Leaving yourself hanging

As much as I want to be blind, there are still things that I do that absolutely require sight, including things done for recreation. And (most likely as a result of my Asperger’s) I don’t want any of those things left hanging or unfinished when I go blind. So I guess they kind of hold me back in a way, and the more of those things that I have unfinished the less inclined I am to actually attempt to make myself blind, even though continue to think about it.

Currently it’s a website theme that I’m designing, not for money or anything but just because I felt like it. As much as I get stressed from participating in the visual world of web design, I still have a visual side to my creativity and I want to turn those ideas into reality even though I have no need for them, and I don’t want that to be interrupted because I went blind/made myself blind. Before that it was a series of books by Andrew Clements about a blind girl called Alicia that I was reading but which weren’t available in braille (although they were ebooks and I did actually convert the second-to-last one to HTML to have it read out by my screenreader, mind you). Before that it was the TV series Covert Affairs – mainly because of the blind man Auggie Anderson. Before that it was the other TV series Arthur – especially the episodes with the blind girl Marina in them. (See the theme here?)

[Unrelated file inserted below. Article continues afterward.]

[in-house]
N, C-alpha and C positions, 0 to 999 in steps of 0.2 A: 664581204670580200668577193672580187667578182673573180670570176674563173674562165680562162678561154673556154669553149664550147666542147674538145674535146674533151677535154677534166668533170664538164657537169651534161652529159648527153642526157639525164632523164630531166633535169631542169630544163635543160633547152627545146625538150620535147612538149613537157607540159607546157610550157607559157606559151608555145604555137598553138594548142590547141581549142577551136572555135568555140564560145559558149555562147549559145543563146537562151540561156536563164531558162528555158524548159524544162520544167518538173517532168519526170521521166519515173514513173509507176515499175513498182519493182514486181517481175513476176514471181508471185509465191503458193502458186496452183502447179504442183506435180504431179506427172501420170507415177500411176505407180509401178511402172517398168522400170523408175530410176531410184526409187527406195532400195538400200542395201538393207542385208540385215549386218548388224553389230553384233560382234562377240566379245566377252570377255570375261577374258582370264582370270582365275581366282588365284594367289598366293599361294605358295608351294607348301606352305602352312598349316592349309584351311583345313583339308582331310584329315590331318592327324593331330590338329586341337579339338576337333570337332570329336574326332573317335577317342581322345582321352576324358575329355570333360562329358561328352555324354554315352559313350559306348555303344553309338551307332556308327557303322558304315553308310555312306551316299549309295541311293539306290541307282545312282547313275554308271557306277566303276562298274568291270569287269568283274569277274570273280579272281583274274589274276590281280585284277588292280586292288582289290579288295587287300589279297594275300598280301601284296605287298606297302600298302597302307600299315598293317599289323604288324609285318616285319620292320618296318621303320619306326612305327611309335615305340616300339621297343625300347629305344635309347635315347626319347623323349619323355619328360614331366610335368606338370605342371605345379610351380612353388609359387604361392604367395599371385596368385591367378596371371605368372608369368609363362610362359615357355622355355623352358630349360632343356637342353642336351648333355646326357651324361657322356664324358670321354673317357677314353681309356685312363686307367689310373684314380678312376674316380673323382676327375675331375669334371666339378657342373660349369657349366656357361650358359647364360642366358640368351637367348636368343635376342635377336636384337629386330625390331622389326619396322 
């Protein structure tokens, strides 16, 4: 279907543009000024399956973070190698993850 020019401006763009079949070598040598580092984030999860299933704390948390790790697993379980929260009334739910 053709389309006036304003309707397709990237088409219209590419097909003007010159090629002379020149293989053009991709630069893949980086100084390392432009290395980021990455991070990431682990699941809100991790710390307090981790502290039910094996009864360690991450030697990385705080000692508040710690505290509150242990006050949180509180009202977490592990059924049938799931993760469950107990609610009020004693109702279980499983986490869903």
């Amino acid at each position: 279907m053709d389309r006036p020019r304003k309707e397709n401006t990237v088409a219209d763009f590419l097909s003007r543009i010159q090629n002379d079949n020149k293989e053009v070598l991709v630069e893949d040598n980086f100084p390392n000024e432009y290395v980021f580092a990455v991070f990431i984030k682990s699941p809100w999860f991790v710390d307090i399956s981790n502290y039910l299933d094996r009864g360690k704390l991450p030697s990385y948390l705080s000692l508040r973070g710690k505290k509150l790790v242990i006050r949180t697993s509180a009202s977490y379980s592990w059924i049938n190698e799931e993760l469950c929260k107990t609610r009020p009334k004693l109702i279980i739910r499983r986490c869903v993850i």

So these things kind of annoy me on one hand because while I enjoy them and it was completely my choice – under the same circumstances that I currently present myself in – they still hold me back from making myself blind because once I’ve started them I must finish them. And I also seem to have an annoying way of starting more things before I’ve finished the previous ones.

But while it’s still kind of hard for me to understand the value in not making oneself blind, perhaps others might view having a few visual things in one’s life – when one’s life is like mine, that is – as a good thing, because people think of me as being “in danger” and the more there is to tie oneself back to a sighted life the “safer” one is. So while in my case it’s frustrating having these things in my life to inhibit me from being free to make myself blind when I need to (like I can actually think of a feasible method of doing so anyway), it is perhaps a benefit not only to those around us but also to others like me but who despite having the same intensity of issues as me do not quite feel ready to go blind yet, and who can thus intentionally leave such things hanging so as to necessitate the continued integrity of their sight.

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